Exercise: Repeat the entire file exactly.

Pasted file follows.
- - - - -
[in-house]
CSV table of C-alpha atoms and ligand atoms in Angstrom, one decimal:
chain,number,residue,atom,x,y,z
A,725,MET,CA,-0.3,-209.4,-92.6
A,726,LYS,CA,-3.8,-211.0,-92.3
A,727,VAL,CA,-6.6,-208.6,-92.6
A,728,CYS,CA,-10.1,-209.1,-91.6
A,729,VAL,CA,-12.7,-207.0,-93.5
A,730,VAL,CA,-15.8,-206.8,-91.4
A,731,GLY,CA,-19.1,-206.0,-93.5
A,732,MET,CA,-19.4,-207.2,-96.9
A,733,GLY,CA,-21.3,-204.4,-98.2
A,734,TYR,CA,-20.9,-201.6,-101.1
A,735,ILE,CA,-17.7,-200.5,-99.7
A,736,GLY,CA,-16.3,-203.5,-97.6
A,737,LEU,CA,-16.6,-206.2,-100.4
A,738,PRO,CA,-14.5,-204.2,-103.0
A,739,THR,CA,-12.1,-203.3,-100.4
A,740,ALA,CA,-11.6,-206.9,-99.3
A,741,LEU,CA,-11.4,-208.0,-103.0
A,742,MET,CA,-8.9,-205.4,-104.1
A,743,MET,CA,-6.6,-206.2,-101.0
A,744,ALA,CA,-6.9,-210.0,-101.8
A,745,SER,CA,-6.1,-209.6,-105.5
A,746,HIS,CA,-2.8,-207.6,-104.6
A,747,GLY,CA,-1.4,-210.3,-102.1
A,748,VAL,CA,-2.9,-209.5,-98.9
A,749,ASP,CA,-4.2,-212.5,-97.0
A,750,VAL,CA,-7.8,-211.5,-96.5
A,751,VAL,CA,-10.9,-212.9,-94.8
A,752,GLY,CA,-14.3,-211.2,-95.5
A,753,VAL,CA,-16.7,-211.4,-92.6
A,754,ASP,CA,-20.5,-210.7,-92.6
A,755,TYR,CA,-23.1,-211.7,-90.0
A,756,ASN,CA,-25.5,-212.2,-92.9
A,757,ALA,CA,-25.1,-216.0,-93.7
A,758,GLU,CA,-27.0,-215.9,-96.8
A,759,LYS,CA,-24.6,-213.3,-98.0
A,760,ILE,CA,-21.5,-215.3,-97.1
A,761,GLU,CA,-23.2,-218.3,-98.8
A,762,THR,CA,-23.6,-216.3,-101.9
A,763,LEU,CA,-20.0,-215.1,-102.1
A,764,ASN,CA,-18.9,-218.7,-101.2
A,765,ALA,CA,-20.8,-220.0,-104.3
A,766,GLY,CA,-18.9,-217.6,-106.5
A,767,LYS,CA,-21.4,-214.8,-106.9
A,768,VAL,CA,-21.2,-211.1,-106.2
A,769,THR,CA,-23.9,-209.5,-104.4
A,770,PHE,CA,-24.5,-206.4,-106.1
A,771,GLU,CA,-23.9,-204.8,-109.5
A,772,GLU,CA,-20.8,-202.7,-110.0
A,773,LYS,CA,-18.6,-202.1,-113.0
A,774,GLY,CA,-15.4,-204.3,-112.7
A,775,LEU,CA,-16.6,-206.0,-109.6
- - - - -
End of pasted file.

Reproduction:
[in-house]
CSV table of C-alpha atoms and ligand atoms in Angstrom, one decimal:
chain,number,residue,atom,x,y,z
A,725,MET,CA,-0.3,-209.4,-92.6
A,726,LYS,CA,-3.8,-211.0,-92.3
A,727,VAL,CA,-6.6,-208.6,-92.6
A,728,CYS,CA,-10.1,-209.1,-91.6
A,729,VAL,CA,-12.7,-207.0,-93.5
A,730,VAL,CA,-15.8,-206.8,-91.4
A,731,GLY,CA,-19.1,-206.0,-93.5
A,732,MET,CA,-19.4,-207.2,-96.9
A,733,GLY,CA,-21.3,-204.4,-98.2
A,734,TYR,CA,-20.9,-201.6,-101.1
A,735,ILE,CA,-17.7,-200.5,-99.7
A,736,GLY,CA,-16.3,-203.5,-97.6
A,737,LEU,CA,-16.6,-206.2,-100.4
A,738,PRO,CA,-14.5,-204.2,-103.0
A,739,THR,CA,-12.1,-203.3,-100.4
A,740,ALA,CA,-11.6,-206.9,-99.3
A,741,LEU,CA,-11.4,-208.0,-103.0
A,742,MET,CA,-8.9,-205.4,-104.1
A,743,MET,CA,-6.6,-206.2,-101.0
A,744,ALA,CA,-6.9,-210.0,-101.8
A,745,SER,CA,-6.1,-209.6,-105.5
A,746,HIS,CA,-2.8,-207.6,-104.6
A,747,GLY,CA,-1.4,-210.3,-102.1
A,748,VAL,CA,-2.9,-209.5,-98.9
A,749,ASP,CA,-4.2,-212.5,-97.0
A,750,VAL,CA,-7.8,-211.5,-96.5
A,751,VAL,CA,-10.9,-212.9,-94.8
A,752,GLY,CA,-14.3,-211.2,-95.5
A,753,VAL,CA,-16.7,-211.4,-92.6
A,754,ASP,CA,-20.5,-210.7,-92.6
A,755,TYR,CA,-23.1,-211.7,-90.0
A,756,ASN,CA,-25.5,-212.2,-92.9
A,757,ALA,CA,-25.1,-216.0,-93.7
A,758,GLU,CA,-27.0,-215.9,-96.8
A,759,LYS,CA,-24.6,-213.3,-98.0
A,760,ILE,CA,-21.5,-215.3,-97.1
A,761,GLU,CA,-23.2,-218.3,-98.8
A,762,THR,CA,-23.6,-216.3,-101.9
A,763,LEU,CA,-20.0,-215.1,-102.1
A,764,ASN,CA,-18.9,-218.7,-101.2
A,765,ALA,CA,-20.8,-220.0,-104.3
A,766,GLY,CA,-18.9,-217.6,-106.5
A,767,LYS,CA,-21.4,-214.8,-106.9
A,768,VAL,CA,-21.2,-211.1,-106.2
A,769,THR,CA,-23.9,-209.5,-104.4
A,770,PHE,CA,-24.5,-206.4,-106.1
A,771,GLU,CA,-23.9,-204.8,-109.5
A,772,GLU,CA,-20.8,-202.7,-110.0
A,773,LYS,CA,-18.6,-202.1,-113.0
A,774,GLY,CA,-15.4,-204.3,-112.7
A,775,LEU,CA,-16.6,-206.0,-109.6